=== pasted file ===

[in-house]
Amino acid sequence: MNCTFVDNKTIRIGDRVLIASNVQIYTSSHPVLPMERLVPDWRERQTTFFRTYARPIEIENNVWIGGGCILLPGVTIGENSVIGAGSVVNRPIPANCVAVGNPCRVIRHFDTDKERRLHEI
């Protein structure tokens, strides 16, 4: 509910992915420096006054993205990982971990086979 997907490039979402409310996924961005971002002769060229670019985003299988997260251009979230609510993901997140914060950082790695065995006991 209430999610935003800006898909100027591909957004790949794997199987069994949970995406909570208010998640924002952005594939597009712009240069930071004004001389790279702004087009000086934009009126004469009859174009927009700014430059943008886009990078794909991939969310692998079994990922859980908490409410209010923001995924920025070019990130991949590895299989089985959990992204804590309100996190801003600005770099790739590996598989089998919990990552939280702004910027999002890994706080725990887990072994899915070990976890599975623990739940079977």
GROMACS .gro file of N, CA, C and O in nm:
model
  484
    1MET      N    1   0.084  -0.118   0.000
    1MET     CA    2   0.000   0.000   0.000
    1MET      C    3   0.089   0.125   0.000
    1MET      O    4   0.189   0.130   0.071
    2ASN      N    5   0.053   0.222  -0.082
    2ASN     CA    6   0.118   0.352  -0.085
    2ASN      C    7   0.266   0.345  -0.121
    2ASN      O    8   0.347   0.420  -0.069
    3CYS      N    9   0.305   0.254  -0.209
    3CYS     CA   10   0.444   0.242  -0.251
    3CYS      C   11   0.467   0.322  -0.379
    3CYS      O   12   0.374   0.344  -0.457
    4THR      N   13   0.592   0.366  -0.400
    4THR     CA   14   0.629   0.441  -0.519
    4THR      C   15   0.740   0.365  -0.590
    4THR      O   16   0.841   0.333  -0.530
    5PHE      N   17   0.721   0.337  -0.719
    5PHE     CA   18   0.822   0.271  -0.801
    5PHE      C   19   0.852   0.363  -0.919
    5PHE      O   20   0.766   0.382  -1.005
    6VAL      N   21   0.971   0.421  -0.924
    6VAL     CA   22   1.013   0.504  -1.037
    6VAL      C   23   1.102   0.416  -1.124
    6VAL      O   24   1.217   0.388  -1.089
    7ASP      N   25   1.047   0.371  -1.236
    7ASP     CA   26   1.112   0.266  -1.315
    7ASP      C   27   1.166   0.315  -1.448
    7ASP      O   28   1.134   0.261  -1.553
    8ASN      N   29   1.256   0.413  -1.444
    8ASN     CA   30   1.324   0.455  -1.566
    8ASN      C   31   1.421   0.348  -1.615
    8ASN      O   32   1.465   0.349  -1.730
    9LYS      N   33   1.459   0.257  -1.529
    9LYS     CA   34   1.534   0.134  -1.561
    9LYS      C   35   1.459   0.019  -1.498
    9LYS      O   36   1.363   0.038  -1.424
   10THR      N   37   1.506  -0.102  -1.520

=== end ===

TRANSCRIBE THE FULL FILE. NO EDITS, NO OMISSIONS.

[in-house]
Amino acid sequence: MNCTFVDNKTIRIGDRVLIASNVQIYTSSHPVLPMERLVPDWRERQTTFFRTYARPIEIENNVWIGGGCILLPGVTIGENSVIGAGSVVNRPIPANCVAVGNPCRVIRHFDTDKERRLHEI
């Protein structure tokens, strides 16, 4: 509910992915420096006054993205990982971990086979 997907490039979402409310996924961005971002002769060229670019985003299988997260251009979230609510993901997140914060950082790695065995006991 209430999610935003800006898909100027591909957004790949794997199987069994949970995406909570208010998640924002952005594939597009712009240069930071004004001389790279702004087009000086934009009126004469009859174009927009700014430059943008886009990078794909991939969310692998079994990922859980908490409410209010923001995924920025070019990130991949590895299989089985959990992204804590309100996190801003600005770099790739590996598989089998919990990552939280702004910027999002890994706080725990887990072994899915070990976890599975623990739940079977």
GROMACS .gro file of N, CA, C and O in nm:
model
  484
    1MET      N    1   0.084  -0.118   0.000
    1MET     CA    2   0.000   0.000   0.000
    1MET      C    3   0.089   0.125   0.000
    1MET      O    4   0.189   0.130   0.071
    2ASN      N    5   0.053   0.222  -0.082
    2ASN     CA    6   0.118   0.352  -0.085
    2ASN      C    7   0.266   0.345  -0.121
    2ASN      O    8   0.347   0.420  -0.069
    3CYS      N    9   0.305   0.254  -0.209
    3CYS     CA   10   0.444   0.242  -0.251
    3CYS      C   11   0.467   0.322  -0.379
    3CYS      O   12   0.374   0.344  -0.457
    4THR      N   13   0.592   0.366  -0.400
    4THR     CA   14   0.629   0.441  -0.519
    4THR      C   15   0.740   0.365  -0.590
    4THR      O   16   0.841   0.333  -0.530
    5PHE      N   17   0.721   0.337  -0.719
    5PHE     CA   18   0.822   0.271  -0.801
    5PHE      C   19   0.852   0.363  -0.919
    5PHE      O   20   0.766   0.382  -1.005
    6VAL      N   21   0.971   0.421  -0.924
    6VAL     CA   22   1.013   0.504  -1.037
    6VAL      C   23   1.102   0.416  -1.124
    6VAL      O   24   1.217   0.388  -1.089
    7ASP      N   25   1.047   0.371  -1.236
    7ASP     CA   26   1.112   0.266  -1.315
    7ASP      C   27   1.166   0.315  -1.448
    7ASP      O   28   1.134   0.261  -1.553
    8ASN      N   29   1.256   0.413  -1.444
    8ASN     CA   30   1.324   0.455  -1.566
    8ASN      C   31   1.421   0.348  -1.615
    8ASN      O   32   1.465   0.349  -1.730
    9LYS      N   33   1.459   0.257  -1.529
    9LYS     CA   34   1.534   0.134  -1.561
    9LYS      C   35   1.459   0.019  -1.498
    9LYS      O   36   1.363   0.038  -1.424
   10THR      N   37   1.506  -0.102  -1.520